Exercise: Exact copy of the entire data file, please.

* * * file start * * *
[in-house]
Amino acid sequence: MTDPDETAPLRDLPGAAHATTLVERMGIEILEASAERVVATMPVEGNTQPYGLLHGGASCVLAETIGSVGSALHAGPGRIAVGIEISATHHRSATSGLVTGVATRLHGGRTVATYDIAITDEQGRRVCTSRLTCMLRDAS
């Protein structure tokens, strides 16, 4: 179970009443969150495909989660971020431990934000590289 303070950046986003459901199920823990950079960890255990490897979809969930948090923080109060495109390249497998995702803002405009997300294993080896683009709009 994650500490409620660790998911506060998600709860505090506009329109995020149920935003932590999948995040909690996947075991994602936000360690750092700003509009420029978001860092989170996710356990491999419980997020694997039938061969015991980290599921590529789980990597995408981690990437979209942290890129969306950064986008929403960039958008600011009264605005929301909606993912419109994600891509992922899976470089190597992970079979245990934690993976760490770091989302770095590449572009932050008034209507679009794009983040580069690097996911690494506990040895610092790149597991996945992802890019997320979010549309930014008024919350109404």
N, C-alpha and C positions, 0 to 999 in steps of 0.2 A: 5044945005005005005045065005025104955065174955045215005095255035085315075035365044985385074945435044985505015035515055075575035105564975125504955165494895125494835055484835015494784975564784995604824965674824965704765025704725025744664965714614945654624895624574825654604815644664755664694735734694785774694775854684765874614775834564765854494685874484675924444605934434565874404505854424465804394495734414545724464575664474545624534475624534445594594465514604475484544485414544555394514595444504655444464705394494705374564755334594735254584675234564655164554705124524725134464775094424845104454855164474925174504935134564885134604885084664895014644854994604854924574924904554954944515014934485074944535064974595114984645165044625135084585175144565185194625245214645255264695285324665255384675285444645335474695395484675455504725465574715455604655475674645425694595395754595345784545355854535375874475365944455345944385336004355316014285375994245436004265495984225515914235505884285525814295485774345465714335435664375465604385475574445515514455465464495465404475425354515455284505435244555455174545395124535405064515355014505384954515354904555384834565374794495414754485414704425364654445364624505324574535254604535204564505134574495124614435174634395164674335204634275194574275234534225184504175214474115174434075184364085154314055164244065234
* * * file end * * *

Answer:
[in-house]
Amino acid sequence: MTDPDETAPLRDLPGAAHATTLVERMGIEILEASAERVVATMPVEGNTQPYGLLHGGASCVLAETIGSVGSALHAGPGRIAVGIEISATHHRSATSGLVTGVATRLHGGRTVATYDIAITDEQGRRVCTSRLTCMLRDAS
């Protein structure tokens, strides 16, 4: 179970009443969150495909989660971020431990934000590289 303070950046986003459901199920823990950079960890255990490897979809969930948090923080109060495109390249497998995702803002405009997300294993080896683009709009 994650500490409620660790998911506060998600709860505090506009329109995020149920935003932590999948995040909690996947075991994602936000360690750092700003509009420029978001860092989170996710356990491999419980997020694997039938061969015991980290599921590529789980990597995408981690990437979209942290890129969306950064986008929403960039958008600011009264605005929301909606993912419109994600891509992922899976470089190597992970079979245990934690993976760490770091989302770095590449572009932050008034209507679009794009983040580069690097996911690494506990040895610092790149597991996945992802890019997320979010549309930014008024919350109404």
N, C-alpha and C positions, 0 to 999 in steps of 0.2 A: 5044945005005005005045065005025104955065174955045215005095255035085315075035365044985385074945435044985505015035515055075575035105564975125504955165494895125494835055484835015494784975564784995604824965674824965704765025704725025744664965714614945654624895624574825654604815644664755664694735734694785774694775854684765874614775834564765854494685874484675924444605934434565874404505854424465804394495734414545724464575664474545624534475624534445594594465514604475484544485414544555394514595444504655444464705394494705374564755334594735254584675234564655164554705124524725134464775094424845104454855164474925174504935134564885134604885084664895014644854994604854924574924904554954944515014934485074944535064974595114984645165044625135084585175144565185194625245214645255264695285324665255384675285444645335474695395484675455504725465574715455604655475674645425694595395754595345784545355854535375874475365944455345944385336004355316014285375994245436004265495984225515914235505884285525814295485774345465714335435664375465604385475574445515514455465464495465404475425354515455284505435244555455174545395124535405064515355014505384954515354904555384834565374794495414754485414704425364654445364624505324574535254604535204564505134574495124614435174634395164674335204634275194574275234534225184504175214474115174434075184364085154314055164244065234